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Contribution of systems thinking and complex adaptive system attributes to sustainable food production: Example from a climate-smart village
- Renata Jagustović, Robert B. Zougmoré, Aad Kessler, Coen J. Ritsema, Saskia Keesstra, Martin Reynolds
- Agricultural systems 2019 v.171 pp. 65-75
- climate change, climate-smart agriculture, farms, food production, gender, hunger, issues and policy, land degradation, landscapes, planting, poverty, production technology, sustainable agriculture, villages, women in agriculture, Ghana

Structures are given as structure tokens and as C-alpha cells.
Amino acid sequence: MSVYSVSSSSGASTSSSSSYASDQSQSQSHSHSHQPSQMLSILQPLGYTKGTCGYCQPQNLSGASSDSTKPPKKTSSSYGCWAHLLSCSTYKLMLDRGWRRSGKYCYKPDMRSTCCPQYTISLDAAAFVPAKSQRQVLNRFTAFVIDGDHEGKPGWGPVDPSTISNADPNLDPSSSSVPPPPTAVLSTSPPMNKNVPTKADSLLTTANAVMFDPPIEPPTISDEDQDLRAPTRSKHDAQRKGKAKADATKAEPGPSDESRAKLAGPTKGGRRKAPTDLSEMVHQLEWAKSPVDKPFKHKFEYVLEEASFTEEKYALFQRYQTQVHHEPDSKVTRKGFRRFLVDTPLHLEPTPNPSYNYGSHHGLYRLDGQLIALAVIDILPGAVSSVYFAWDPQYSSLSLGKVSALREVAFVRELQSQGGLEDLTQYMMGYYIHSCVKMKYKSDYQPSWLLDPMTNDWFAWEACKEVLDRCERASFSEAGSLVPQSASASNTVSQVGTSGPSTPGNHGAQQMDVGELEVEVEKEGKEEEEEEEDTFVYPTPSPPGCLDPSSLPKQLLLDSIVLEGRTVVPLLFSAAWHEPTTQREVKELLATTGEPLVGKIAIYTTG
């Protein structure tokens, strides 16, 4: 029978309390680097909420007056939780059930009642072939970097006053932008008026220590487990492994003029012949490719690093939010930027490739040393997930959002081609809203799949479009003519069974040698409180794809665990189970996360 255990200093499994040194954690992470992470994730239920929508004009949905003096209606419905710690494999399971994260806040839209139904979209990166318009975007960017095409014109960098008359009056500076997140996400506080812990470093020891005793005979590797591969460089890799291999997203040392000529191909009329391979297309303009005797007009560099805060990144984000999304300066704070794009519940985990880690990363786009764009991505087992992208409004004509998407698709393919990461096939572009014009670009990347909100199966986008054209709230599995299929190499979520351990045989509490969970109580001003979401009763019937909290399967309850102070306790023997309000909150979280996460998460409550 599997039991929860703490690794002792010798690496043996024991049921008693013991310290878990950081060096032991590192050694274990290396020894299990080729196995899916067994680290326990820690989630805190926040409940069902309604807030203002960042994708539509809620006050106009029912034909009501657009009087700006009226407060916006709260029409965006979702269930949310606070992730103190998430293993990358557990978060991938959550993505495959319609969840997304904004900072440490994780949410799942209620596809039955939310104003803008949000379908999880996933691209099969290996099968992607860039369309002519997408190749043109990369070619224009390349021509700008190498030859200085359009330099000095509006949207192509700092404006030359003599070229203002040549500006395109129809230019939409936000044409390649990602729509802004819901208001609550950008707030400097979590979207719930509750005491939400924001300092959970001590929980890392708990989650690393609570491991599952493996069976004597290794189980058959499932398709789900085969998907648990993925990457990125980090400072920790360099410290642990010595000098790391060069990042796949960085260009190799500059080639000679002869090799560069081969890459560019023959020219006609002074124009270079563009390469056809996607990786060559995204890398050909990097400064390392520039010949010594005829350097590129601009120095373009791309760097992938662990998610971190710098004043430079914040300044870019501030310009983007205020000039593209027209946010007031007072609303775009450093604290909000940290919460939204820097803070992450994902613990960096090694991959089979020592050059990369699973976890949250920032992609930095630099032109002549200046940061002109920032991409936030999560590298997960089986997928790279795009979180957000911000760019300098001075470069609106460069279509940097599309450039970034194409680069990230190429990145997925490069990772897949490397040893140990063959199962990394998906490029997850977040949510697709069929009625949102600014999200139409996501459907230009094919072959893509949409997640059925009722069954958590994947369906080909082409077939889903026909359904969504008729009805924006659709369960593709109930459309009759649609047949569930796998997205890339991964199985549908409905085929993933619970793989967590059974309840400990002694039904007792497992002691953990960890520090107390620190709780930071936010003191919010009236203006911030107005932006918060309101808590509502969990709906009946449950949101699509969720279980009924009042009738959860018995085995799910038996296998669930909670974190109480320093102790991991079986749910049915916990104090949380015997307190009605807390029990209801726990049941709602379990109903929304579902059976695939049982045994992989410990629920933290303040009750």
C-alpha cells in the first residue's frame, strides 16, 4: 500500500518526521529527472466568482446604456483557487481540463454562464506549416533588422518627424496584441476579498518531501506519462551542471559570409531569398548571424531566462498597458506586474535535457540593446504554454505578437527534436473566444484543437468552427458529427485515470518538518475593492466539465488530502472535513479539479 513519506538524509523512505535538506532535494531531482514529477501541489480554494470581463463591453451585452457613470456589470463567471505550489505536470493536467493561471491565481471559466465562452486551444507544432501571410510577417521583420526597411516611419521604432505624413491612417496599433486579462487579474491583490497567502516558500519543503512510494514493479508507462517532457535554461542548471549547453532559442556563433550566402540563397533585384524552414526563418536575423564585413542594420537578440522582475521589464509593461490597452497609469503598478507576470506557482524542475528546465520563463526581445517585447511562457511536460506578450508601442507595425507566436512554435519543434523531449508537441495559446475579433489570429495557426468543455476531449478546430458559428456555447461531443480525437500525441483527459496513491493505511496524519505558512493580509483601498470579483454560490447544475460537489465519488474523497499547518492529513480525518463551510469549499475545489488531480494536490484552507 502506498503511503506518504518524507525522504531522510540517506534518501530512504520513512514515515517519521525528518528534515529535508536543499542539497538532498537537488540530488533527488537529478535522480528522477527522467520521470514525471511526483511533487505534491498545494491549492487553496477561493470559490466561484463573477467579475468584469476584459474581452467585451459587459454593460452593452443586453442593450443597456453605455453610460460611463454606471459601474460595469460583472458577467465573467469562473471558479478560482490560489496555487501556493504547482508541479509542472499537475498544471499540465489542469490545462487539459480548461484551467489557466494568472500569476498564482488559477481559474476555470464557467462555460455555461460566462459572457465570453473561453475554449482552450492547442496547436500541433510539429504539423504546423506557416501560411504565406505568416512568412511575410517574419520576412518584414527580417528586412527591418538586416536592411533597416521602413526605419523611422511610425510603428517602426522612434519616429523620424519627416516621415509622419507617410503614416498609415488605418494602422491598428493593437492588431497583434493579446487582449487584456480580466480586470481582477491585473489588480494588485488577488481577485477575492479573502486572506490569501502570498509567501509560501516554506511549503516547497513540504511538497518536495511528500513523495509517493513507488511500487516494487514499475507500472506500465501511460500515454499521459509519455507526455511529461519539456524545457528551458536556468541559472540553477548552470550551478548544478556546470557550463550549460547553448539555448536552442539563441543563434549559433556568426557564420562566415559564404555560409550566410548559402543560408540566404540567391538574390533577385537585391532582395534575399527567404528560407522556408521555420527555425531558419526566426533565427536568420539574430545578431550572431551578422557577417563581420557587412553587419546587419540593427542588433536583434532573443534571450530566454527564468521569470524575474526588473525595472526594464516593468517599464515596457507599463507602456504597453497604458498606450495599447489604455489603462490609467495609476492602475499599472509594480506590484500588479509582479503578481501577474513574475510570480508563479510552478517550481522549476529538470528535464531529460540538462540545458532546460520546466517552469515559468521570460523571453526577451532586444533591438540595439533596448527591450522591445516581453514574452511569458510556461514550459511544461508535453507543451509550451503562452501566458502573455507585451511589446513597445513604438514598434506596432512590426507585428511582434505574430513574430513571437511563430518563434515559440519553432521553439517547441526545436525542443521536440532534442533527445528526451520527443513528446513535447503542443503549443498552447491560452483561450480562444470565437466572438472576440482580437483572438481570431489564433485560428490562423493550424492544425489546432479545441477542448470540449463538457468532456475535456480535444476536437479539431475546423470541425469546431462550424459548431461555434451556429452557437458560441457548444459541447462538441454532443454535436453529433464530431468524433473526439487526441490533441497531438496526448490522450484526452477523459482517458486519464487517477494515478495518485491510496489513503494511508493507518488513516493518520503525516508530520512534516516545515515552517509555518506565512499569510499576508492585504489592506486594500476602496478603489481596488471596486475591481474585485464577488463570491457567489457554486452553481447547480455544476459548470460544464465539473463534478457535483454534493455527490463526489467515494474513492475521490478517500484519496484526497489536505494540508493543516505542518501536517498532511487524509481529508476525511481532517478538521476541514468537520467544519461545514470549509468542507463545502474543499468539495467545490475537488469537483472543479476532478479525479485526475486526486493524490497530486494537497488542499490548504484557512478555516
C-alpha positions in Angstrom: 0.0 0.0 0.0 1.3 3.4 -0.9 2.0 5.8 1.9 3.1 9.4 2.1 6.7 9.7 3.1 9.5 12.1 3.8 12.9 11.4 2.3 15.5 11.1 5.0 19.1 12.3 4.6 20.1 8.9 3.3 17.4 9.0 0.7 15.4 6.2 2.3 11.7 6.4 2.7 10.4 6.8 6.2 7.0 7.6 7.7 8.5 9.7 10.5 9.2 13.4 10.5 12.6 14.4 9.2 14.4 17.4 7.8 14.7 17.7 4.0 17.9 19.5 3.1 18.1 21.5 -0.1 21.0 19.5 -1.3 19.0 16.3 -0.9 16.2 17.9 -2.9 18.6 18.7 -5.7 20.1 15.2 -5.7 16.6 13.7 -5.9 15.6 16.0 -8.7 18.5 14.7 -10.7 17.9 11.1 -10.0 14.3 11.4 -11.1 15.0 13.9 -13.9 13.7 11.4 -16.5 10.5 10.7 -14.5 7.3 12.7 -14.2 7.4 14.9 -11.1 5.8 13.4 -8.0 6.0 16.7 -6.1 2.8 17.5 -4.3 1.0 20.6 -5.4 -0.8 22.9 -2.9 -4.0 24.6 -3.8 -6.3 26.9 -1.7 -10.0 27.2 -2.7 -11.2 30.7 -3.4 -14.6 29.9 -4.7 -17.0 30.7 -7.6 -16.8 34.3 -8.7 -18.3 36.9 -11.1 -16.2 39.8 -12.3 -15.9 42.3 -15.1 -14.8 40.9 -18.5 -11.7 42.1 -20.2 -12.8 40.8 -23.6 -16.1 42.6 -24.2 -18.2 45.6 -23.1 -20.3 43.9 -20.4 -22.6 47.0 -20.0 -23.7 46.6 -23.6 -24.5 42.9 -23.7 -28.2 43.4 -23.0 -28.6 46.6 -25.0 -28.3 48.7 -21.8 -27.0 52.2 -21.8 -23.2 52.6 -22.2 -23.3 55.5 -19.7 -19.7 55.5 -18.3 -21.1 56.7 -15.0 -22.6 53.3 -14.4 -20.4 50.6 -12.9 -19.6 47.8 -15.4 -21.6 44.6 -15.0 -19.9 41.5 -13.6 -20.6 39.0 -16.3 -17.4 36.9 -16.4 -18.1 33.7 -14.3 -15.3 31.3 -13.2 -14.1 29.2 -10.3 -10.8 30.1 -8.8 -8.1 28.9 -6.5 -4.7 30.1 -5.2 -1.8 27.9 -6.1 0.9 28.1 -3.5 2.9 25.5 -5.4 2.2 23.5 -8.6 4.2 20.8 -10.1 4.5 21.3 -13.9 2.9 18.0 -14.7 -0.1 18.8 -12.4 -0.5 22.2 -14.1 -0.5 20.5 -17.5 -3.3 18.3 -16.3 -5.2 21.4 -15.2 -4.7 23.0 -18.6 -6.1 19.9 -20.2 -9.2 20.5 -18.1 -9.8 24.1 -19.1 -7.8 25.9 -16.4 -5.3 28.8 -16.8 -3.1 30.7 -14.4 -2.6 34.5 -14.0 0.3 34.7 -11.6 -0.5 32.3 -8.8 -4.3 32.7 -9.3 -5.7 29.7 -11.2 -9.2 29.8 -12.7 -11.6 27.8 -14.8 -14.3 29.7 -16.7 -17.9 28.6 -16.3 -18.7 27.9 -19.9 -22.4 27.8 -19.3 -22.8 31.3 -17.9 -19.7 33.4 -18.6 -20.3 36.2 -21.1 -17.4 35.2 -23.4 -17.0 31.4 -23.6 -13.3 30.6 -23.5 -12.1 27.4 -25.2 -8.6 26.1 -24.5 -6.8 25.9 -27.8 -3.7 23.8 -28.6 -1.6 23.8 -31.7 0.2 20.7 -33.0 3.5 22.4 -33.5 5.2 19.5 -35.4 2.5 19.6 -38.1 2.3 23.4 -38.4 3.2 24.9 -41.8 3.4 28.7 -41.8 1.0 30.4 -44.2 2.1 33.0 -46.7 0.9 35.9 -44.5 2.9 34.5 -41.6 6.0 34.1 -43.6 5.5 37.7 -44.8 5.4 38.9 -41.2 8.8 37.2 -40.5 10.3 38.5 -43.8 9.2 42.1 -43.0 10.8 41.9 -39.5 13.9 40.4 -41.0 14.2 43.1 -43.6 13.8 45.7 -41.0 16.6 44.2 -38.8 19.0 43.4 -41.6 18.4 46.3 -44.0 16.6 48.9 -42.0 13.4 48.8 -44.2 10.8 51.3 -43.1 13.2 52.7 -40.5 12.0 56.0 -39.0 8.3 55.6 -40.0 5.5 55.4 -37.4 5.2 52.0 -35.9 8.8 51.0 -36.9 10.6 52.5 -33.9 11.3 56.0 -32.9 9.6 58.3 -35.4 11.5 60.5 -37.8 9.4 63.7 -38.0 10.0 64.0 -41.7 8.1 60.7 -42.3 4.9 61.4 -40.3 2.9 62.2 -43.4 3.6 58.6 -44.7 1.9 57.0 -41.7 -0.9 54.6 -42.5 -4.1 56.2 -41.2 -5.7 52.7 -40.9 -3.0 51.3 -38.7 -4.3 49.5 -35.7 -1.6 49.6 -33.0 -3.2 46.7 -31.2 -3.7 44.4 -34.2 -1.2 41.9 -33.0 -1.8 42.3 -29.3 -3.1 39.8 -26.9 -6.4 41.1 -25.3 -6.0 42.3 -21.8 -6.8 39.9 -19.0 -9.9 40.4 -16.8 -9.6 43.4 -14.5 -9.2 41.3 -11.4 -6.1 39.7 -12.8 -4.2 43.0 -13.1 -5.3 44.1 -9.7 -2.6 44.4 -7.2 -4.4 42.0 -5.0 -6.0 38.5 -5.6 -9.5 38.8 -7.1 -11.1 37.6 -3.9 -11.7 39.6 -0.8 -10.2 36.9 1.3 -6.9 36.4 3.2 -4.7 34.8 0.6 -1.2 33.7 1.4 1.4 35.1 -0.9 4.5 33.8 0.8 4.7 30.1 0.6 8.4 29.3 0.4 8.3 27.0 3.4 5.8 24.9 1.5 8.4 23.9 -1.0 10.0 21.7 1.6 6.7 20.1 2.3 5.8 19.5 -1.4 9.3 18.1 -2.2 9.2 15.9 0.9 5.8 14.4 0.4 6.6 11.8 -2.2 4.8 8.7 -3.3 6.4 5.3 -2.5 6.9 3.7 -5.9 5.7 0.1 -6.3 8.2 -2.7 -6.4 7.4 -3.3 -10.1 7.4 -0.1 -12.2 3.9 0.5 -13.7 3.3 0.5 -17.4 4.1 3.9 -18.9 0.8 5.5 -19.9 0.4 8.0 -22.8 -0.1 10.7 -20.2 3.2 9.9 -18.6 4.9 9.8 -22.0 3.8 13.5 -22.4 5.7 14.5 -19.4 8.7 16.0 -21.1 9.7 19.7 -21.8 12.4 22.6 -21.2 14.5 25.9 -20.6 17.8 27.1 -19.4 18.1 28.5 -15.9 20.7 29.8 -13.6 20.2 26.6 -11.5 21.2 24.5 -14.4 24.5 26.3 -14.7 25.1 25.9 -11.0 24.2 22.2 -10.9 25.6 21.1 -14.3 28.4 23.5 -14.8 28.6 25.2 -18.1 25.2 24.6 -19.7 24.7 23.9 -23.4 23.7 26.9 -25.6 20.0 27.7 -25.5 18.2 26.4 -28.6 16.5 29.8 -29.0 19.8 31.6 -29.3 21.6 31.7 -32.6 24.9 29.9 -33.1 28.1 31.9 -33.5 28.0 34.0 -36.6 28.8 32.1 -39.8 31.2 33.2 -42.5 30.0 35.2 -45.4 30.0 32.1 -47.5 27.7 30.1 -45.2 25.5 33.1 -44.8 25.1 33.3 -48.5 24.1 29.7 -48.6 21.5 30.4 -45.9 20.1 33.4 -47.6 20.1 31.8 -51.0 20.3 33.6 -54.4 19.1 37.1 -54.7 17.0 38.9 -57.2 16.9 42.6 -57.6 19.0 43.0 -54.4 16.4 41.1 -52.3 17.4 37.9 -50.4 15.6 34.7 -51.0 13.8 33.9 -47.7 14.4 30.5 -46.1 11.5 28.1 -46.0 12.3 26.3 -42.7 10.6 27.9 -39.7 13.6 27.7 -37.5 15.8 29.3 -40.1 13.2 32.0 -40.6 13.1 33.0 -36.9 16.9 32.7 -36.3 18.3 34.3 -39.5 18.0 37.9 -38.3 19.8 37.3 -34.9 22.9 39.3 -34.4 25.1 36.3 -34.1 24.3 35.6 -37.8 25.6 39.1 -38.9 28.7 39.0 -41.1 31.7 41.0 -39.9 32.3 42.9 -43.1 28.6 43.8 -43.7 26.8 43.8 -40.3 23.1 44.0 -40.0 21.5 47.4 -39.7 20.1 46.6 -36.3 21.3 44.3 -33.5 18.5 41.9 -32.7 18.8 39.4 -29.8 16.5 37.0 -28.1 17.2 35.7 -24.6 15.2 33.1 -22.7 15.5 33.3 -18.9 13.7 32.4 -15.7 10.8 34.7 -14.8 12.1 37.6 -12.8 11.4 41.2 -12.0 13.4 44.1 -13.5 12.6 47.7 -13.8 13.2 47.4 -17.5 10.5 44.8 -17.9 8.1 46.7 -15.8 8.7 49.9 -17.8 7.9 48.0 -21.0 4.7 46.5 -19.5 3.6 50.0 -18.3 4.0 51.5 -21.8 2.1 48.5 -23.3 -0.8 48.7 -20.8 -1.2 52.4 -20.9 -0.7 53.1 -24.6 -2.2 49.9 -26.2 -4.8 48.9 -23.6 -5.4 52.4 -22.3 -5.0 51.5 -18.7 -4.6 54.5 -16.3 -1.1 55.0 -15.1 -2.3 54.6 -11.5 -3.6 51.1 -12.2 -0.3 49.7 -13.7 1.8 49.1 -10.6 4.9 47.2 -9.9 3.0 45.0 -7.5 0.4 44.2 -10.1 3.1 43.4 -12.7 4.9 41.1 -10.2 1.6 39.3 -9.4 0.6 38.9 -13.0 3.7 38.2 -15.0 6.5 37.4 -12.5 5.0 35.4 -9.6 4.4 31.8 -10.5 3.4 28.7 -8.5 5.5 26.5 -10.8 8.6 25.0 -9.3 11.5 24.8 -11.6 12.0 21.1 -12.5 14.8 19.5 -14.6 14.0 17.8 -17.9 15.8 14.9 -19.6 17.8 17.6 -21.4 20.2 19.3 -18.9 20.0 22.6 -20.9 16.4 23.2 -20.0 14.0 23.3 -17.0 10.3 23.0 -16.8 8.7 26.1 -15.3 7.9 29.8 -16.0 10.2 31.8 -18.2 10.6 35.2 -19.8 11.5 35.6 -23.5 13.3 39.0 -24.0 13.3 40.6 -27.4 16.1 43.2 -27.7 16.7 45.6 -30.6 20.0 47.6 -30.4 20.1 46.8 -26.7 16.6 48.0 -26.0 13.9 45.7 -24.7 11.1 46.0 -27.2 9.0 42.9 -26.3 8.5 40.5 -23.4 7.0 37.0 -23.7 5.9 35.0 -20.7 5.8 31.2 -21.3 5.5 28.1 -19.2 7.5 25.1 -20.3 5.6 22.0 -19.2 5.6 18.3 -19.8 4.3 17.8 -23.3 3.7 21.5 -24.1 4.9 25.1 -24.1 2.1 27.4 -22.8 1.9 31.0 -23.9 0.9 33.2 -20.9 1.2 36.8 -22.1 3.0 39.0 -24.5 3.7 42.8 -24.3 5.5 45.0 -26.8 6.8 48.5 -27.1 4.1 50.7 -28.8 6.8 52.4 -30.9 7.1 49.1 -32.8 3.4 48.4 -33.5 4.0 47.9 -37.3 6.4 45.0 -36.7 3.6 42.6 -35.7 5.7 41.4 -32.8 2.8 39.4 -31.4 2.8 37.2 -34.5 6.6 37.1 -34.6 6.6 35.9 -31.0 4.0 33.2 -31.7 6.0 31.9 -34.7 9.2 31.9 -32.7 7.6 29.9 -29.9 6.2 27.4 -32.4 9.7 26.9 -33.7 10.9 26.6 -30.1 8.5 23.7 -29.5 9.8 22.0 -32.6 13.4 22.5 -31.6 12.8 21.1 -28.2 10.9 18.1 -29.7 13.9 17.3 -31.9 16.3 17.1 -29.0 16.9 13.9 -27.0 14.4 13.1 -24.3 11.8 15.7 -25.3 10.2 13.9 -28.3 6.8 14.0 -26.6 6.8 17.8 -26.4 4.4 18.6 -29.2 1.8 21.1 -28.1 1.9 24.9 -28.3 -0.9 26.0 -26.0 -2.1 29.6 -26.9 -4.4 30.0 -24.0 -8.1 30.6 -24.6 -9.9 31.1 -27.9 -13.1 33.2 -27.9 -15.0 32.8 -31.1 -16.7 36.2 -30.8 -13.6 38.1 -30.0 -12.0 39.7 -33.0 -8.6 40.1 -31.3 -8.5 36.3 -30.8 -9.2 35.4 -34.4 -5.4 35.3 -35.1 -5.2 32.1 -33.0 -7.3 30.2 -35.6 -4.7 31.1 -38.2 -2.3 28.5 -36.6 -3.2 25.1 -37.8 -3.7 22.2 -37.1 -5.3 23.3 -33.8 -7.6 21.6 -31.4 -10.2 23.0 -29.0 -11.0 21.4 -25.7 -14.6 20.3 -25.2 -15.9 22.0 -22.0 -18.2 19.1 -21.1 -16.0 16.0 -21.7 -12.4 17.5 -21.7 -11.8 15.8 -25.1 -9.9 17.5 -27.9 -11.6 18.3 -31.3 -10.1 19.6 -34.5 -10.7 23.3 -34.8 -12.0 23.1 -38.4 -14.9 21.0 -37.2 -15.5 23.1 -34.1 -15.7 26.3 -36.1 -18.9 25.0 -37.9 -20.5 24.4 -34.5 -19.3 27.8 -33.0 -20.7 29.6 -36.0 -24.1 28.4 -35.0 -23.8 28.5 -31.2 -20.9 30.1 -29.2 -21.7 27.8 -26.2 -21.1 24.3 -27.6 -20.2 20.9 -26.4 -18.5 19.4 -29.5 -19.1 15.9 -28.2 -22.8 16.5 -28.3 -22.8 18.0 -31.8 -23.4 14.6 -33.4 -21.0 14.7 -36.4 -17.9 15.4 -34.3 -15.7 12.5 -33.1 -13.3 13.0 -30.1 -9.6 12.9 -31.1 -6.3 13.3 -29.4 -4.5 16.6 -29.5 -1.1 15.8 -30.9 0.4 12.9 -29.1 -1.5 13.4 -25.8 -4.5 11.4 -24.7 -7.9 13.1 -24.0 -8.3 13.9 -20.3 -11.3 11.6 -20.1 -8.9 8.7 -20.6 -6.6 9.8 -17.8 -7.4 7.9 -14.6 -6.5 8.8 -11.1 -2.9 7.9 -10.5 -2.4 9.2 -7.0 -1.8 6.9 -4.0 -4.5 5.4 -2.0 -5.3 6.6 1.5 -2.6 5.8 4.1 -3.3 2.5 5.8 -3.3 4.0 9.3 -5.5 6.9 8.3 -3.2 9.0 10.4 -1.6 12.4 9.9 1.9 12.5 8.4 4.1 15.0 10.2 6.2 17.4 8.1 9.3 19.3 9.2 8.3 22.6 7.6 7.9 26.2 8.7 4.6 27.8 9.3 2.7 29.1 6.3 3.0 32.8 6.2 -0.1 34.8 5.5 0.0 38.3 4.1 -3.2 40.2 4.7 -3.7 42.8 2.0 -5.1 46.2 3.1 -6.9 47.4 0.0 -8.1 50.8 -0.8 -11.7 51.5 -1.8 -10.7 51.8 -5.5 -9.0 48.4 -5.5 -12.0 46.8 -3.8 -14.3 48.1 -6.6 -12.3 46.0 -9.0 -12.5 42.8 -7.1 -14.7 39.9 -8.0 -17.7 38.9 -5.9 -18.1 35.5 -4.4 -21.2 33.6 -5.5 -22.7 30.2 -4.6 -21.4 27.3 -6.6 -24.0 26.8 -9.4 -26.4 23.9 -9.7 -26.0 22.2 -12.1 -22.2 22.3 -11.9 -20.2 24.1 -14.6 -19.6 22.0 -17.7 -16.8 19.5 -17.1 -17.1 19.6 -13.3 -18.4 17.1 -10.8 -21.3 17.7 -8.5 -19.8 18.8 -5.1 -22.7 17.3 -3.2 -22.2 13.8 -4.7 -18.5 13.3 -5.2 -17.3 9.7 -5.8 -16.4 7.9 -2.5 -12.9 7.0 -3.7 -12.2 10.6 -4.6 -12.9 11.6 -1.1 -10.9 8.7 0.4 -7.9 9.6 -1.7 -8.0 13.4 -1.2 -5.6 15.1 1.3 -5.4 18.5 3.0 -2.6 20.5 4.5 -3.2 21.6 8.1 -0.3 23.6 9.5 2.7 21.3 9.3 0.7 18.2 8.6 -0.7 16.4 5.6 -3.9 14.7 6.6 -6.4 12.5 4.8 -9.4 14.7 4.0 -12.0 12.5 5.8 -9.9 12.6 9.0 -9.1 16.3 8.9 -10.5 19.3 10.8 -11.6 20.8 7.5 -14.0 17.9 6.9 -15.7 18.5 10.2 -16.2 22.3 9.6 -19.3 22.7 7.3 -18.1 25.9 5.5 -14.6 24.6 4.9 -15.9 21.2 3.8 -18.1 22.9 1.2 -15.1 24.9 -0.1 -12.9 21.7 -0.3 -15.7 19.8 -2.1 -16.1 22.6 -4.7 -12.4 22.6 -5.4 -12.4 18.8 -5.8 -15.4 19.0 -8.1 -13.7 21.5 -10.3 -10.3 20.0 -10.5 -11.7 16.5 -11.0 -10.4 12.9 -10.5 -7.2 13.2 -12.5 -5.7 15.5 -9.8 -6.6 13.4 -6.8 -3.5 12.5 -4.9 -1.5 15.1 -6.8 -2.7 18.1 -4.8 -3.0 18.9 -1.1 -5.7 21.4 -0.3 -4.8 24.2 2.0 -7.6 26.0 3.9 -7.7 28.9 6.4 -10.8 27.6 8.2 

- Climate-smart agriculture (CSA) conceptually has the potential to contribute to the sustainable development goals of achieving zero hunger, reducing land degradation, eliminating poverty, tackling climate change, and promoting gender equality. The scaling-up needed to achieve goals of CSA represents a challenge, as it entails understanding synergies between often opposing socioeconomic and environmental priorities and trade-offs over temporal and spatial scales. In this paper, we tested new approaches to support scaling-up of sustainable food production through investigating the contribution of systems thinking as a conceptual approach and complex adaptive system (CAS) attributes as a framework for analysis of CSA. This was done through examining (i) to what extent CSA represents a CAS and (ii) what contribution systems thinking and CAS attributes can make to understanding and scaling-up sustainable food production systems through CSA. The CSA situation was conceptualized through systems thinking sessions with women farmers in the climate-smart village (CSV) of Doggoh-Jirapa, northern Ghana, and was guided by the Distinctions, Systems, Relationships and Perspectives (DSRP) framework. Systems thinking, and CAS attributes provide system-wide understanding of elements, dynamics and trade-offs over temporal and spatial scale in selected agri-food systems. As such it could aid horizontal and vertical scaling-up by informing policy developoment and selection of a context-specific portfolio of technologies and practices at landscape and farm levels to achieve synergies between goals. In this study, systems thinking enabled women farmers in the CSV to identify income-generating and tree planting activities, with desirable simultaneous system-wide impact. The paper calls for further testing of tools, approaches, and methods that enable dynamic systems thinking to inform scaling-up efforts, while embracing the transdisciplinary nature and complexity of CSA as a constituent of the food production system.